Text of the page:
At the desk, I was greeted by a cheerful 'Ma Larkin' character who took my history and gave me an eye test. Her spherical colleague asked me if I wanted a cup of coffee while I waited.
After approximately half an hour, a breathless care assistant waddled on to the ward to ask for some supplies. As she came past me I detected the familiar aroma of a recent cigarette wafting from her uniform.
Aren't nurses supposed to set some sort of example, especially if they're giving advice about healthy lifestyles?
I observed the nurses in the clinic and on my way out. Not all staff were overweight - some were worryingly thin - but the ones who were overweight were massively so. You can draw many conclusions about why this is.
For the clinic staff, I doubt that eye-drop instillation rates very highly in recommended calorie-burning activities. Even frontline services such as medical assessment units and A&E contain some 'adiposely challenged' staff who rarely operate at the same speed as everyone else.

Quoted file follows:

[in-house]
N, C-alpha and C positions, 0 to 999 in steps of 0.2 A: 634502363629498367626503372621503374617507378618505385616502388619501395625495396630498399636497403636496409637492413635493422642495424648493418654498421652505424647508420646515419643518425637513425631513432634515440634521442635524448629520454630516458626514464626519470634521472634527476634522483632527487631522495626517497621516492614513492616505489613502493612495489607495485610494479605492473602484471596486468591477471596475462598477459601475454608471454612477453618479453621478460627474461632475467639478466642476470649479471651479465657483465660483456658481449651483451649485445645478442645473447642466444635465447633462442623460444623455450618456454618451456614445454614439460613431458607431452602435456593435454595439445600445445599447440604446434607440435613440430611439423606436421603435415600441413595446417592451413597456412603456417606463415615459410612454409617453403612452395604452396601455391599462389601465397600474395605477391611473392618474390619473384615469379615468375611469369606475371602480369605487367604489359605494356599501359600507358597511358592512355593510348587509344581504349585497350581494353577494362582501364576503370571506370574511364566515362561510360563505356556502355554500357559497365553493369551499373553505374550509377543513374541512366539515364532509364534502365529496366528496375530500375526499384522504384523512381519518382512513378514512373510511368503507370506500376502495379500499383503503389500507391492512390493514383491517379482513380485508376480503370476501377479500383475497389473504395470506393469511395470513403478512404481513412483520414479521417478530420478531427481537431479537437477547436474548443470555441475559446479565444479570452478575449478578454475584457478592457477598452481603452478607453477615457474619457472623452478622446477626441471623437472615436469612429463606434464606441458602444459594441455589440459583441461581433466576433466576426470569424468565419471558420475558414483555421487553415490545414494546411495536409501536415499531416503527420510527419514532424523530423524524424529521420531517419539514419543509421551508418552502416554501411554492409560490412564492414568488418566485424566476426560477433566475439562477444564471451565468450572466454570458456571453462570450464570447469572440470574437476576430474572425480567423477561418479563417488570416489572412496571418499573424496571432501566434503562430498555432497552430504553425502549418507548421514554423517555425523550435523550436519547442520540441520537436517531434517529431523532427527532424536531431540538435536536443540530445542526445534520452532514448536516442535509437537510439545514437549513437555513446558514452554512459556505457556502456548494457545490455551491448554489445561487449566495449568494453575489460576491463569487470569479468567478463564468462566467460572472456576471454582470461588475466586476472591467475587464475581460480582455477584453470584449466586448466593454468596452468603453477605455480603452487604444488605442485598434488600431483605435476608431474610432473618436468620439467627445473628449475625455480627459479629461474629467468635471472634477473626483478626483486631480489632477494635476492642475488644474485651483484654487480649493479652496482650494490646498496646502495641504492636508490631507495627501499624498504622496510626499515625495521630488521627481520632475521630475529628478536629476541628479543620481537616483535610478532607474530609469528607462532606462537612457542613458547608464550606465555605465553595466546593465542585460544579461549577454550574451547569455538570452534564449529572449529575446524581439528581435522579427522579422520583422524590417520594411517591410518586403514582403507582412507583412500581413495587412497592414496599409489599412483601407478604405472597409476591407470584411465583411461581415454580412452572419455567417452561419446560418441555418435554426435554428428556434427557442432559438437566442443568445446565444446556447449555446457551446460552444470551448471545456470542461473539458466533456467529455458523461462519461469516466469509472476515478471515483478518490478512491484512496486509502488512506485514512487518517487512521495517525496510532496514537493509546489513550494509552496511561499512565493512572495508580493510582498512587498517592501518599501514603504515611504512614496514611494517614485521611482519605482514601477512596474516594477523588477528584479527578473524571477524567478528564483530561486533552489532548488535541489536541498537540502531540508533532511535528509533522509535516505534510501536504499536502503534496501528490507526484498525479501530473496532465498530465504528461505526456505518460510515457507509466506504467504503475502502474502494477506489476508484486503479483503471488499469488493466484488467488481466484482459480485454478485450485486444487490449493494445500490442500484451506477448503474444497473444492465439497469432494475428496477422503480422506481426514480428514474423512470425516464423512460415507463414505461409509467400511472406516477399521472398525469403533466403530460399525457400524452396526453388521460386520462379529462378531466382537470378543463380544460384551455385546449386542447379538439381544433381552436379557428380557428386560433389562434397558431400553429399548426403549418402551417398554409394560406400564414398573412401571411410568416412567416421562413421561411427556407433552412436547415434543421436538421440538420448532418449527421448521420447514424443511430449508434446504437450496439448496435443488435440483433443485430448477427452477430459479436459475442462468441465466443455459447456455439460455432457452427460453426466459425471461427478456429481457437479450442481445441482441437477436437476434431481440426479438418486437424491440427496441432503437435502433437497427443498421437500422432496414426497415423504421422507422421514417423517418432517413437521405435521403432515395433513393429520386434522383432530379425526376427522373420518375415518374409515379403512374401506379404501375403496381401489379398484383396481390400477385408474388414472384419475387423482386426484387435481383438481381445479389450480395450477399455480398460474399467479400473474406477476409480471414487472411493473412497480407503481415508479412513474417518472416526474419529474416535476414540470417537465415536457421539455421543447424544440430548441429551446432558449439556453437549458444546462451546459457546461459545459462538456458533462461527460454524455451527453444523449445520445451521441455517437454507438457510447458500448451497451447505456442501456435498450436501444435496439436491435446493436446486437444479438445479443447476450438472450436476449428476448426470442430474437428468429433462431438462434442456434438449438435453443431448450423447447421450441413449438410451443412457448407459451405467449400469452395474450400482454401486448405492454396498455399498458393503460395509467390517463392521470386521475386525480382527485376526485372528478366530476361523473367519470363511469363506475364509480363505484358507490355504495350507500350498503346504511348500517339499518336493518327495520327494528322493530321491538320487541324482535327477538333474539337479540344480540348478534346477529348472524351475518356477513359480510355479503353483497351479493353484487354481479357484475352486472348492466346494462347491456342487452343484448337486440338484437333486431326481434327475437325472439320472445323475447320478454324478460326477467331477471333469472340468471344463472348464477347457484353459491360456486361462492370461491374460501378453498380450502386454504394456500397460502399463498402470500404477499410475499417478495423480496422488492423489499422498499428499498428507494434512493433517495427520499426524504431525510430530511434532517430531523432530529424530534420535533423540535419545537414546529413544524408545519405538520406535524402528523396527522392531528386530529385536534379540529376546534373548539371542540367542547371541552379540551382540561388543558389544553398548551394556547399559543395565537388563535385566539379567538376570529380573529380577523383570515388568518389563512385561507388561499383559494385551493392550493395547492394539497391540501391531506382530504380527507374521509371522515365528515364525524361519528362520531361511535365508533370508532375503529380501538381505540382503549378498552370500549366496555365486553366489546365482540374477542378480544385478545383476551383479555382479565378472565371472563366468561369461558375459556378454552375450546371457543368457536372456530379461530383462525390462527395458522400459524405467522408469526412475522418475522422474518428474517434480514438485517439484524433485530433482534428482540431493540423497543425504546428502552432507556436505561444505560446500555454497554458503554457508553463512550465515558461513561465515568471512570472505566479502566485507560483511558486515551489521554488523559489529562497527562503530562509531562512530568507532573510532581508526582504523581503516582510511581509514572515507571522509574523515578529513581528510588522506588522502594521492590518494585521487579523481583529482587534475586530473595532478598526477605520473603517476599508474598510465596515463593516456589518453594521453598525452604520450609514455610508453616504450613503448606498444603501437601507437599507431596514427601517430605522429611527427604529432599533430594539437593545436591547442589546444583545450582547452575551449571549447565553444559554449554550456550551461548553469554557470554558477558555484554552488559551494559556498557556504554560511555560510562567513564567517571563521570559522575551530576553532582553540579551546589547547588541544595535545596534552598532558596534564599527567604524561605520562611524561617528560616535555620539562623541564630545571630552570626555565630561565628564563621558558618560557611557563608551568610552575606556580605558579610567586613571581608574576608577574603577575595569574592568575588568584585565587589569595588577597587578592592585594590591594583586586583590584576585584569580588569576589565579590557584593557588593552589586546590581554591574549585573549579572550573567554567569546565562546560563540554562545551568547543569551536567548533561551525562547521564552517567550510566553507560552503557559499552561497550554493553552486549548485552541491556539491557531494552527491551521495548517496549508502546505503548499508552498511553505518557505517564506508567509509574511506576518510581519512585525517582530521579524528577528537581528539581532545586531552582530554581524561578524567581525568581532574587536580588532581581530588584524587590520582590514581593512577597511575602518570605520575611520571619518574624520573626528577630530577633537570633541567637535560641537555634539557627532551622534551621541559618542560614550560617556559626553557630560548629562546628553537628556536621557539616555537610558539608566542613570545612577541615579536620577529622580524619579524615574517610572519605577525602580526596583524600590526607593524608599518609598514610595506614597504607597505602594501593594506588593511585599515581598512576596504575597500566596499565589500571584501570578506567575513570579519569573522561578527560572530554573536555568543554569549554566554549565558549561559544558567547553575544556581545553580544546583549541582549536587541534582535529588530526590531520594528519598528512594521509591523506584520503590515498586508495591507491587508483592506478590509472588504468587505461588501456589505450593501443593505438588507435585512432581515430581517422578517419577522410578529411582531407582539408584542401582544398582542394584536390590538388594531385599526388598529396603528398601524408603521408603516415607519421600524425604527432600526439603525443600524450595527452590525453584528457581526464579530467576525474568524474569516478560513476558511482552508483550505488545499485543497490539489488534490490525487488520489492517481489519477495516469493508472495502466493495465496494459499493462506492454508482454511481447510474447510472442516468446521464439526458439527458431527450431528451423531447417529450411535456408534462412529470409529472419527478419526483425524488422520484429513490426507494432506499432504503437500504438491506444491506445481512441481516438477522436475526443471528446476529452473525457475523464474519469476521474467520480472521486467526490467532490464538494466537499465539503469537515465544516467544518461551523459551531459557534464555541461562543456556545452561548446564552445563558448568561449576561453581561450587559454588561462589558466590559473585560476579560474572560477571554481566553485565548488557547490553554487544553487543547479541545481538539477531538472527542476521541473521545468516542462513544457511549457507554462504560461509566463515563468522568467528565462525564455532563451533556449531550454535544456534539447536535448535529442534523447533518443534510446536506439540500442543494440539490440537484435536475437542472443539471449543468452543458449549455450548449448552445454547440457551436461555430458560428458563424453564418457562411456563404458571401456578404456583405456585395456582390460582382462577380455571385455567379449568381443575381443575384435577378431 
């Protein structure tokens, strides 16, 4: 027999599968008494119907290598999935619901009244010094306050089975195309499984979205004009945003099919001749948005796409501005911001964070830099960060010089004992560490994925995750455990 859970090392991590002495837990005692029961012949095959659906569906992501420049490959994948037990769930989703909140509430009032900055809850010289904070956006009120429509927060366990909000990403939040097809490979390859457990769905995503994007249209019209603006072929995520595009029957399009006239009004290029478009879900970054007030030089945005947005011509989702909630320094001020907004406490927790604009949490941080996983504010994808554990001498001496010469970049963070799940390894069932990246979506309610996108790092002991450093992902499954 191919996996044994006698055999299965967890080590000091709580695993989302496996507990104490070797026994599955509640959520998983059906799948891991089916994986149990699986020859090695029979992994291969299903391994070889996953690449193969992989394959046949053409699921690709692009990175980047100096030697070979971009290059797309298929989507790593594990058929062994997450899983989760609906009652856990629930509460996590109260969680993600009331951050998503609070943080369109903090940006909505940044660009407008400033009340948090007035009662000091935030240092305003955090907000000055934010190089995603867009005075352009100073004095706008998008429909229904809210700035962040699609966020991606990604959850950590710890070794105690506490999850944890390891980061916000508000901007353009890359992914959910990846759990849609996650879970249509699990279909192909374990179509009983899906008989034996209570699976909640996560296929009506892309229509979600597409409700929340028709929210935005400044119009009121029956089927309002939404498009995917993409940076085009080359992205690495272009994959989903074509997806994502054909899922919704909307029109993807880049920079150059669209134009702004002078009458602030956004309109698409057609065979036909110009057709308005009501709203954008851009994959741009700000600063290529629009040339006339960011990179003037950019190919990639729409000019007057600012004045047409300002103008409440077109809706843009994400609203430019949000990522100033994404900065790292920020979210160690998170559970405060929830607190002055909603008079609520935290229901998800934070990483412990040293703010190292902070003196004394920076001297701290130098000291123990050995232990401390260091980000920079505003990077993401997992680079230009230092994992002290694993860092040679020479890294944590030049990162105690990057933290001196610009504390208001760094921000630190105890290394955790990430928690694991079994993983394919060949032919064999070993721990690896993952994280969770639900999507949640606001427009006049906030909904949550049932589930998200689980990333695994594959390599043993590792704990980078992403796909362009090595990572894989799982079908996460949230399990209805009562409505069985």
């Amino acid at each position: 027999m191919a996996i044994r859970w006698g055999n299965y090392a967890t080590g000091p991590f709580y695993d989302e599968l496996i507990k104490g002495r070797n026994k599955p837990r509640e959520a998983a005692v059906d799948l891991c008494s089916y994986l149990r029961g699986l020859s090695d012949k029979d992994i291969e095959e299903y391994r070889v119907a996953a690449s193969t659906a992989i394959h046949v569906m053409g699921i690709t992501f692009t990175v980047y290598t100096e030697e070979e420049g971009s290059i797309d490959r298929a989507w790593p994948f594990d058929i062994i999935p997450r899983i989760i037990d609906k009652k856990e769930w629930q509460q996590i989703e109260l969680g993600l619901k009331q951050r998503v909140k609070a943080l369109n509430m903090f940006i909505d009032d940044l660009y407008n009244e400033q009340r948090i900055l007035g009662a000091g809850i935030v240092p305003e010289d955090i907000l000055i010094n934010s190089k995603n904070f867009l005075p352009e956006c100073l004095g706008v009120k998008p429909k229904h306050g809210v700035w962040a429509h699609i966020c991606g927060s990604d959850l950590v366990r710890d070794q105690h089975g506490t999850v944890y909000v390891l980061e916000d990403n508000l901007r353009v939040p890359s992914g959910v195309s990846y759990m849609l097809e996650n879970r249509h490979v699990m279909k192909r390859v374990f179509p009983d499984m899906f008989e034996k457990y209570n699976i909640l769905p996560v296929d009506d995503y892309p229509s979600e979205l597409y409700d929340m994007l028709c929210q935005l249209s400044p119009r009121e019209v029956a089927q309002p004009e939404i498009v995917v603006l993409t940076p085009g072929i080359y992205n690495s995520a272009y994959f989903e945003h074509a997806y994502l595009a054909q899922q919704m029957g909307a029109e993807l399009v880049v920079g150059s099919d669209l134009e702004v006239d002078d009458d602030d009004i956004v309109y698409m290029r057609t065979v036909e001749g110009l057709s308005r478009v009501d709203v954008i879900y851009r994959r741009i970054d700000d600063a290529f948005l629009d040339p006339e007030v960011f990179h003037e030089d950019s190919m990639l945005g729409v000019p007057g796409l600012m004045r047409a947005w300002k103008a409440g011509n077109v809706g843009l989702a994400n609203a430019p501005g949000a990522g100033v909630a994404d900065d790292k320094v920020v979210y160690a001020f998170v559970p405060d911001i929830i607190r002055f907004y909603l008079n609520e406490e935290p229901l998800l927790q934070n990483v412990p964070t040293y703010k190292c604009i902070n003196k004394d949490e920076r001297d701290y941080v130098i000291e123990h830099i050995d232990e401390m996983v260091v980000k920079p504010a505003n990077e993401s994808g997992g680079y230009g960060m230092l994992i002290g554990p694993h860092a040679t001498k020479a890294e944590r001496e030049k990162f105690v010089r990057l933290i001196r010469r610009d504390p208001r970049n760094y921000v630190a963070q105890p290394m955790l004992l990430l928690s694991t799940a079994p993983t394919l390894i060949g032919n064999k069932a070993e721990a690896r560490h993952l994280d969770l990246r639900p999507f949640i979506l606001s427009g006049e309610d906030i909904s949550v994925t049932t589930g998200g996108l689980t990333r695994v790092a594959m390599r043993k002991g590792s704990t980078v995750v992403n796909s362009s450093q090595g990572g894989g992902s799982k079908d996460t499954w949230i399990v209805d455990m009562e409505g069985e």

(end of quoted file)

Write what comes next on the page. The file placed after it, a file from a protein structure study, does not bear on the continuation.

When I was a paediatric staff nurse on an acute respiratory ward, one of my colleagues was grossly overweight. Every morning she arrived breathless after walking up the '18 steps' to the ward. Once there, she threw her coat on the chair and fell into it for the rest of the shift. Another large care assistant would plead and cajole her workmates to fetch and carry for her because of 'bad knees'.
There does come a point when work capability has to be brought into the equation, especially if other staff are having to work twice as hard.
Simon Daniels is a mental health rehabilitation nurse at Richmond Fellowship, Stoke-on-Trent
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